Published: July 5, 2011
Updated: July 5, 2011
I’ve been fighting cancer for years now. The first year was spent just trying to get an accurate diagnosis.
The fall of 1997, I had a painful case of swollen glands that simply would not go away. I also had a low-grade fever. My primary care physician, of whom I think most highly, was stumped.
Test results were misleading, and so, of course, the antibiotics and other medications I received were ineffective. I spent nearly a full year trying to get an accurate diagnosis.
Finally, I underwent a lymph node biopsy. While still awaiting the lab results, I took a walk with a friend and bet her $20 that I was going to be told I had cancer that day. Unfortunately, I won the bet: No sooner did we get back to my house than the phone rang. It was my doctor, telling me that I had stage 4 non-Hodgkin's lymphoma.
My first two years of treatment were for the first few years at another area hospital. My oncologist was technically excellent, but he had a rather cold and impersonal manner. The treatment facilities were crowded and dingy.
There was no cancer support program to speak of -- just a few pleasant elderly ladies offering soft drinks and magazines. Fortunately, I have a truly wonderful support network of spouse, family, friends and colleagues who rallied to my aid.
But after nine rounds of multi-drug chemotherapy, I fell into a repetitive cycle of remission and relapse.
The entire summer of 2000 was spent in the hospital having a stem cell transplant. I lost so much weight that I went from a size 12 to a size 4 and lost all of my hair for the second time.
I finally began to recover the following January -- only to relapse again ten months later. By then, I had realized that my cancer was probably not going to be cured, but was going to be around for the long haul as a chronic disease.
A member of my fellowship told me about Dr. Joseph Moore at Duke Cancer Institute, and I decided to seek him out. I was willing to live with cancer, but I wanted an oncologist that I could really talk to and trust.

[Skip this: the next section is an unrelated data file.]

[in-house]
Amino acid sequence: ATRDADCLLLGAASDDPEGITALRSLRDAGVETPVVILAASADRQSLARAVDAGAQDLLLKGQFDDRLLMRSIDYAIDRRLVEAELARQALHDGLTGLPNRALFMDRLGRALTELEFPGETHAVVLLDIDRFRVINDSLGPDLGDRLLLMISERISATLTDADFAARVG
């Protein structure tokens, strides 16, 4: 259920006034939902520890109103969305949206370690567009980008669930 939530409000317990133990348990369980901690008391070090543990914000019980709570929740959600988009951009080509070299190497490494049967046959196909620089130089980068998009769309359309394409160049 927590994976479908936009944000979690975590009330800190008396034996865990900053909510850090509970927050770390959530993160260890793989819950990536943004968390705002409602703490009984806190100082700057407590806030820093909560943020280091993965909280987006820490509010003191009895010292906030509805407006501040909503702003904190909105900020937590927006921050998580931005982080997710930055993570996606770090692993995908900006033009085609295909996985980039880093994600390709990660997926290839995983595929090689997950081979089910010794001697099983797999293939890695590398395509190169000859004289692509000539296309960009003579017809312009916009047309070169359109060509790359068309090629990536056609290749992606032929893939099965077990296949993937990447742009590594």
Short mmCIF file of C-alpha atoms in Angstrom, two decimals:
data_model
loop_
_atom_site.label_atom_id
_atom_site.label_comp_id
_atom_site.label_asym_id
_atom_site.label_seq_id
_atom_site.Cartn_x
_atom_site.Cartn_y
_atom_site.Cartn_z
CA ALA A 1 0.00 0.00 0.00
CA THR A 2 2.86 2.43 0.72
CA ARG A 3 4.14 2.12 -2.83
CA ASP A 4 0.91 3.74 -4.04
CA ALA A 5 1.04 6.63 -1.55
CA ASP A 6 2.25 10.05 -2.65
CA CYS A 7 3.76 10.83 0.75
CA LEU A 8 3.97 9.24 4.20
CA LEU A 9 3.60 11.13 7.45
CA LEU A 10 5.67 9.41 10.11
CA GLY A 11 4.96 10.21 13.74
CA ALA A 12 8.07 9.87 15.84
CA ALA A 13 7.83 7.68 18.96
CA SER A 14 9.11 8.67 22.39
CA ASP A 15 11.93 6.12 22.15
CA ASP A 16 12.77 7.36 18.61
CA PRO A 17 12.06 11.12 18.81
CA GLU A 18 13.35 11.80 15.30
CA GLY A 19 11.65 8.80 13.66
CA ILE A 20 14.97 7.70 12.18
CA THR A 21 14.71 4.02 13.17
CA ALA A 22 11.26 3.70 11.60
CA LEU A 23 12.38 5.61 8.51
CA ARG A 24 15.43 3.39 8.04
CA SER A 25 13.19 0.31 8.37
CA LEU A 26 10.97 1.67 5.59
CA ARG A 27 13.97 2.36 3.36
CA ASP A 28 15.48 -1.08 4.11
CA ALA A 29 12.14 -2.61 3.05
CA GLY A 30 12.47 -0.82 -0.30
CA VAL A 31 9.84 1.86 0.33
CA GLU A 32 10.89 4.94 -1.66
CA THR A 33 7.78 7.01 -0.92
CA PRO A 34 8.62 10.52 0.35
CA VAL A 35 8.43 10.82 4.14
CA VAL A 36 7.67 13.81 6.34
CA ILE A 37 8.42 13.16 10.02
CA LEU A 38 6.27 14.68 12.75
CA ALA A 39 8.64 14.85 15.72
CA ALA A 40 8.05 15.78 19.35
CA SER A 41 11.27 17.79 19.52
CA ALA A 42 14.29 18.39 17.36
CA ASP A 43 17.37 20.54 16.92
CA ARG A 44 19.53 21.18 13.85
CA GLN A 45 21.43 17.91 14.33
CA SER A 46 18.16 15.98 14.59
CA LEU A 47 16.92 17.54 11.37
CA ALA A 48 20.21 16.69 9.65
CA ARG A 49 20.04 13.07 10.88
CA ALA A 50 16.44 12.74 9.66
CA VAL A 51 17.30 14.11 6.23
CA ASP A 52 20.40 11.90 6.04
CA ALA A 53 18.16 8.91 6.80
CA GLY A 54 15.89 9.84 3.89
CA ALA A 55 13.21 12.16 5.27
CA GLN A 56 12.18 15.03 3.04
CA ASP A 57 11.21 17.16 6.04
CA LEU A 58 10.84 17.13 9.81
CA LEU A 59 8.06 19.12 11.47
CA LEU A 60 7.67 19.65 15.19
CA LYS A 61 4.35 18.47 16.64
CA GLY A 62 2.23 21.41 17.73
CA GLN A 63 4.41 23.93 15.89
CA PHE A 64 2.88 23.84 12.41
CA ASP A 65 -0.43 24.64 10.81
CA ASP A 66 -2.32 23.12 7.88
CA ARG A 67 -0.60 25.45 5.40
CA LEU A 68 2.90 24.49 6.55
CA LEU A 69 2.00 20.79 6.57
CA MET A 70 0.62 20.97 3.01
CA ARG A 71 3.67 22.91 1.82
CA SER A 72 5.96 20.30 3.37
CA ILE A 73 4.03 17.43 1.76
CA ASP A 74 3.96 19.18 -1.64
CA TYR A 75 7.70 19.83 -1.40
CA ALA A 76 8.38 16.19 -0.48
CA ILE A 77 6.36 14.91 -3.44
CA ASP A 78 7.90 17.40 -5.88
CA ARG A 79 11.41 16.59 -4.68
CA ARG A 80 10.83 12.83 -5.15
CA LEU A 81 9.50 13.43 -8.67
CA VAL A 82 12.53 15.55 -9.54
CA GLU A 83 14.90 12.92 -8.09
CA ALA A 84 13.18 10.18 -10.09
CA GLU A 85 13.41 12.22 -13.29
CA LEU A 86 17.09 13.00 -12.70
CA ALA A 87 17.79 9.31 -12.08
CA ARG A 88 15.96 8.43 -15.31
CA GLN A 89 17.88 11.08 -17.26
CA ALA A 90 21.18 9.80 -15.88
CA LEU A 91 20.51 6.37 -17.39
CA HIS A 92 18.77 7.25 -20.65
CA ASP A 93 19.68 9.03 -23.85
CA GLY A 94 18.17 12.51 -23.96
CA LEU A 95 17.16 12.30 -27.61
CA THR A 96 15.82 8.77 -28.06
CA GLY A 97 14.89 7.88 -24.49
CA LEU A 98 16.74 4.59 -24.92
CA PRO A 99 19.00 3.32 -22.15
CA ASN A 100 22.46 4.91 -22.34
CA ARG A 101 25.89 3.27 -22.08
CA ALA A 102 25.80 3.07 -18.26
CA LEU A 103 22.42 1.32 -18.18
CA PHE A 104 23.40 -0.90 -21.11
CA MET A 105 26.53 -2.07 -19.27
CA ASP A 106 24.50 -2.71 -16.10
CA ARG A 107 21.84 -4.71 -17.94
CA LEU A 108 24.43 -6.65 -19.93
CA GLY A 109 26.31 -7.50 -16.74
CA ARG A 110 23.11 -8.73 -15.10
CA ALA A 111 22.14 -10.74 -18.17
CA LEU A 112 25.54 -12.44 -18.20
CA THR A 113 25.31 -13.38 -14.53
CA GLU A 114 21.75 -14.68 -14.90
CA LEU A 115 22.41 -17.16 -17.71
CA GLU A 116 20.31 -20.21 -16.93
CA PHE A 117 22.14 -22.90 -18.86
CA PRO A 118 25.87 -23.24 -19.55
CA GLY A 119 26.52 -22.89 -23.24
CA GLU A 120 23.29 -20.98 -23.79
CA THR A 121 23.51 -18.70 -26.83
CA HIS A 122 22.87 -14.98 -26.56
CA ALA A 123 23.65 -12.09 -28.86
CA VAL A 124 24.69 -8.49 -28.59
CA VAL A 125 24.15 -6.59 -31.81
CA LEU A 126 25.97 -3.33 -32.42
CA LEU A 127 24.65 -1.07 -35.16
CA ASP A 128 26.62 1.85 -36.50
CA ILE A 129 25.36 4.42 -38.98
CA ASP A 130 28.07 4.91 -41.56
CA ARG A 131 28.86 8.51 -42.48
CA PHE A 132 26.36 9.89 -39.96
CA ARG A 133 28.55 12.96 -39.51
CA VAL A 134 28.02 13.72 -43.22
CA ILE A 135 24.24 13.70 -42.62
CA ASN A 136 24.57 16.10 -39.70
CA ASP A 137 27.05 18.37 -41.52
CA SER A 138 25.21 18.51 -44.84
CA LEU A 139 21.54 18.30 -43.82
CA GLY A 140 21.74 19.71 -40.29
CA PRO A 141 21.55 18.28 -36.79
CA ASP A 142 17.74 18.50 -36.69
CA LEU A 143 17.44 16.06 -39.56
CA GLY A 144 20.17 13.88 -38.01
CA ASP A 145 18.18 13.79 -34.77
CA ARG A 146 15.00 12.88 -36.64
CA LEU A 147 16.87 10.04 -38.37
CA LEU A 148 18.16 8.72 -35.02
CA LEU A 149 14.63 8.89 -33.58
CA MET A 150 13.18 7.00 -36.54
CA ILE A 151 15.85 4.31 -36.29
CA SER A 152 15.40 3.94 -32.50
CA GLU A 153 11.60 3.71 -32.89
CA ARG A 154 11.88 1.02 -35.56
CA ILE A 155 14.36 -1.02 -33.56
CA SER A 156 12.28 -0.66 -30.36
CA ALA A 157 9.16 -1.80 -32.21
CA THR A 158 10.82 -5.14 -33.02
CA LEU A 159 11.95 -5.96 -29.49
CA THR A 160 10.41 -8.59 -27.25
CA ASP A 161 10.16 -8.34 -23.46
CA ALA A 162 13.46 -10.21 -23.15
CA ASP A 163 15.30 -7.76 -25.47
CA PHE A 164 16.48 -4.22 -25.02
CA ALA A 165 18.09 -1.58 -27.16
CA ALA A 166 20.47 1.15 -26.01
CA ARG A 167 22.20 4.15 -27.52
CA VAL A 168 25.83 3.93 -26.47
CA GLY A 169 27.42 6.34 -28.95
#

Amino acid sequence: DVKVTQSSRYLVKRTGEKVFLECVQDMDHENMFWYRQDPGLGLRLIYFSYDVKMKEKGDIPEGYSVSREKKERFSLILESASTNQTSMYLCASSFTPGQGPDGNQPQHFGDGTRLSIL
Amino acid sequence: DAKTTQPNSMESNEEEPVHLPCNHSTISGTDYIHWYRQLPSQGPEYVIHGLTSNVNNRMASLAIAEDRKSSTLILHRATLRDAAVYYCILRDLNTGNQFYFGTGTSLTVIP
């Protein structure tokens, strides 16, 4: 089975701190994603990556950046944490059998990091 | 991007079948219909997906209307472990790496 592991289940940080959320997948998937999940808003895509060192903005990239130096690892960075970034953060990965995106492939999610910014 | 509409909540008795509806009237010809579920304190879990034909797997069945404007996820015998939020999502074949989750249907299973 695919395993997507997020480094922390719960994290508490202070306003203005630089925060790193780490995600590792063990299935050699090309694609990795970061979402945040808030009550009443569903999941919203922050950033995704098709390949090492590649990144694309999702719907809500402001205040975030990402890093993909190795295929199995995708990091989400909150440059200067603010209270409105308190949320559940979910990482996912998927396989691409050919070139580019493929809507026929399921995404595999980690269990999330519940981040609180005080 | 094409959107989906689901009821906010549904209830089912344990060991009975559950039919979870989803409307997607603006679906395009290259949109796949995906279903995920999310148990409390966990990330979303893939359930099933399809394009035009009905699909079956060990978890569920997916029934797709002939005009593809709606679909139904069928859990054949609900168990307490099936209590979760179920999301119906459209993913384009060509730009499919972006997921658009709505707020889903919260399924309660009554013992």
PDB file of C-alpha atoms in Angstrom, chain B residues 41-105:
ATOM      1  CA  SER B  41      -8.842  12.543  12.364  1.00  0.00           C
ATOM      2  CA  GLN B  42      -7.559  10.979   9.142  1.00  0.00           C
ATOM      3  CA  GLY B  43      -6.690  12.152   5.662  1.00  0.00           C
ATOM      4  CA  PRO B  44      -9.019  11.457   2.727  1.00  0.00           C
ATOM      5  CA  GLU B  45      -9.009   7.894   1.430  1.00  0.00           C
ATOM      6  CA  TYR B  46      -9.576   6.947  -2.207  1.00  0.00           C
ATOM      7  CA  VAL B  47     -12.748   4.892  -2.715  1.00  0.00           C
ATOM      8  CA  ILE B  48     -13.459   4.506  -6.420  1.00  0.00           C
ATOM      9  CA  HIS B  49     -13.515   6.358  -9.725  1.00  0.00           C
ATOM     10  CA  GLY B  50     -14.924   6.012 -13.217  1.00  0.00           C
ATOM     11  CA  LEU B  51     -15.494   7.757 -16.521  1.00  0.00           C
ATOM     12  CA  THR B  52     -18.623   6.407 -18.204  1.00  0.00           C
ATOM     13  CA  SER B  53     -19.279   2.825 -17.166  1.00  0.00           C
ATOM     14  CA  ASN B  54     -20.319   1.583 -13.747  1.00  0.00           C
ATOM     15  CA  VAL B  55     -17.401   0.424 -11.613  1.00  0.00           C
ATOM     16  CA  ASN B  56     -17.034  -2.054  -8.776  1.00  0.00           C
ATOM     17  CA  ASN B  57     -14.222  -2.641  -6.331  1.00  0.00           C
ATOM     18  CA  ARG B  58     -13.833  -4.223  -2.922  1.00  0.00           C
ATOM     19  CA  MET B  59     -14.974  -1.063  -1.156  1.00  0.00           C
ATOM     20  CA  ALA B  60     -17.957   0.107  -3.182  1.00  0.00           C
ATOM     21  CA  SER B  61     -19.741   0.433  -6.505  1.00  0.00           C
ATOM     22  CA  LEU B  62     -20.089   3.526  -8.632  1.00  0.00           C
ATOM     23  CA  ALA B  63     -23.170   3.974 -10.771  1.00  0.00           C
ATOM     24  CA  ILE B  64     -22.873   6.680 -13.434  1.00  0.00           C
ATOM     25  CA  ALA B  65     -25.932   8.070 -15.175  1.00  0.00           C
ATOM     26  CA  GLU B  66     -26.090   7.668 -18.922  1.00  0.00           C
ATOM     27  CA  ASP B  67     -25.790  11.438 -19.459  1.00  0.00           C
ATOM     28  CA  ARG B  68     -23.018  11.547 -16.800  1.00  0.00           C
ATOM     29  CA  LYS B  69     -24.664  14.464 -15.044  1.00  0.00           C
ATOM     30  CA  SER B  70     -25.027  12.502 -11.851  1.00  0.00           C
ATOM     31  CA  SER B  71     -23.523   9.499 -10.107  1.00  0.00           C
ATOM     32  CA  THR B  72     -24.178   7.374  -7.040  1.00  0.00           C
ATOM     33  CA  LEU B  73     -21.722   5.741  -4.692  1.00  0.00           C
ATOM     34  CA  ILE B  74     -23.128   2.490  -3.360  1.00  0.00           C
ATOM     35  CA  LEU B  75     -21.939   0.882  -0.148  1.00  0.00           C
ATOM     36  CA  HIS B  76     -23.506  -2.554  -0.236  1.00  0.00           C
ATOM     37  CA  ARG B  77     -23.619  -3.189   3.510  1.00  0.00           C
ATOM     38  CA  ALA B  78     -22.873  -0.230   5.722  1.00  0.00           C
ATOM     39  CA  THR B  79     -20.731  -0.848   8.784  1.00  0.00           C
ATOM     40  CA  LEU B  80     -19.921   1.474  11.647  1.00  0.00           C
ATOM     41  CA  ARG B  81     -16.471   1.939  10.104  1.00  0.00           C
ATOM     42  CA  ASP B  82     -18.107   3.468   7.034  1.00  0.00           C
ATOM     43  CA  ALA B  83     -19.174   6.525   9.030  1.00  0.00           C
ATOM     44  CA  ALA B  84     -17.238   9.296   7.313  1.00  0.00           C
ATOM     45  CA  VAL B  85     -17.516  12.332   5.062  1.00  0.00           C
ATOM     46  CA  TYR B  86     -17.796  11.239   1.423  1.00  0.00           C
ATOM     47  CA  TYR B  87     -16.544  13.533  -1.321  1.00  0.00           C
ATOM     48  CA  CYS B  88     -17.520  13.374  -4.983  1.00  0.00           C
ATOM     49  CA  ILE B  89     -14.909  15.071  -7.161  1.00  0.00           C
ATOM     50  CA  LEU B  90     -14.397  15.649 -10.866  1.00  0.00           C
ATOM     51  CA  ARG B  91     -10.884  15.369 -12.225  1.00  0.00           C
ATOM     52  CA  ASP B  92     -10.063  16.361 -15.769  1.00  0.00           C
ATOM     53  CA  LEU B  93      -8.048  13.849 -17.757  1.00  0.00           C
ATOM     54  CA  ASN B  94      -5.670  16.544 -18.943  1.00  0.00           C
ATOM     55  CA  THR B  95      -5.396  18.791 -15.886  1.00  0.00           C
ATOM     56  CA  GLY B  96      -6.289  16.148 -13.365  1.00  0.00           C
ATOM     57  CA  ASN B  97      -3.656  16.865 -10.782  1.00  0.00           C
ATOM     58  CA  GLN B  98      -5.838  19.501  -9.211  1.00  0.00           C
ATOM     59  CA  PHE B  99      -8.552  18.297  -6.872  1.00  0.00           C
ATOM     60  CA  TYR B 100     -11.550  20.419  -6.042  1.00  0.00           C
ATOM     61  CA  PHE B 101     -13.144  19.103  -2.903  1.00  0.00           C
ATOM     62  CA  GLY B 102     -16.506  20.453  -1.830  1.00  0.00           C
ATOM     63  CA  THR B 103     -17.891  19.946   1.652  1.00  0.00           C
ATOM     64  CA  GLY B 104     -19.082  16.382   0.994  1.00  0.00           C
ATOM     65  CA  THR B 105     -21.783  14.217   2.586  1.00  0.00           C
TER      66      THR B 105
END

As soon as I got to Duke, I felt like I was in cancer treatment heaven. The therapy rooms are spacious, and the atmosphere is great.
Everyone -- from the receptionists to the nurses to the phlebotomists -- is friendly and warm. Volunteers from the Duke Cancer Patient Support Program offer all types of services, from counseling with patients and families to bringing in flowers from their gardens. It made me think of the theme from the TV show Cheers: "Everyone knows your name."
And Dr. Moore has proven to be a remarkable person as well as a physician. He's so caring and genuine: When he looks at you, it's as if you're the only person in the room.
Dr. Moore suggested two more treatments of a monoclonal antibody called Rituxan, but my relapses kept getting shorter in duration. By the Spring of 2002, I had relapsed again.
A new chemo-radiotherapy called Zevalin had just become available a few months before, and we decided to give it a try.
One of Dr. Moore’s nurses worked tirelessly to set up the protocol for Zevalin, as I was the first Duke patient to receive this treatment. It was a two-treatment regimen, and I felt better almost immediately. The only side effect was an extended period of low blood counts, which lasted into 2003.
I have recently seen Dr. Moore and have been told I am in remission and that I should expect two or three more years or maybe more of full remission.
In addition to the excellent medical care Dr. Moore has provided me, I've been greatly impressed by Duke's Cancer Patient Support Program, under the direction of Rachel Schanberg and her caring staff.
This program has been of tremendous value to me during my illness. As a cancer patient at Duke, this program provides help for the challenges facing cancer patients and their families.
The program has made such an impact on me that I decided to become one of their volunteers. I was a professional counselor before I got cancer and now, working with cancer patients, I feel as if I’ve found my niche. I volunteer once or twice weekly and find it exceptionally rewarding.
I’m resuming most of my normal activities including yoga, walking with my dogs, hiking, biking and gardening. In April, I took my first vacation since 2001 and went to San Francisco for two weeks to visit friends. I’ve got a neat little sailboat I’m eager to take out on the water again.
Every day is so precious to me now, and I plan to have a great time. Whatever comes up, I know that I can deal with it because I’ve had angels along the way, and many of them are cancer patients support folks. Spring is here, a time of rebirth and renewal…the perfect time to be in remission.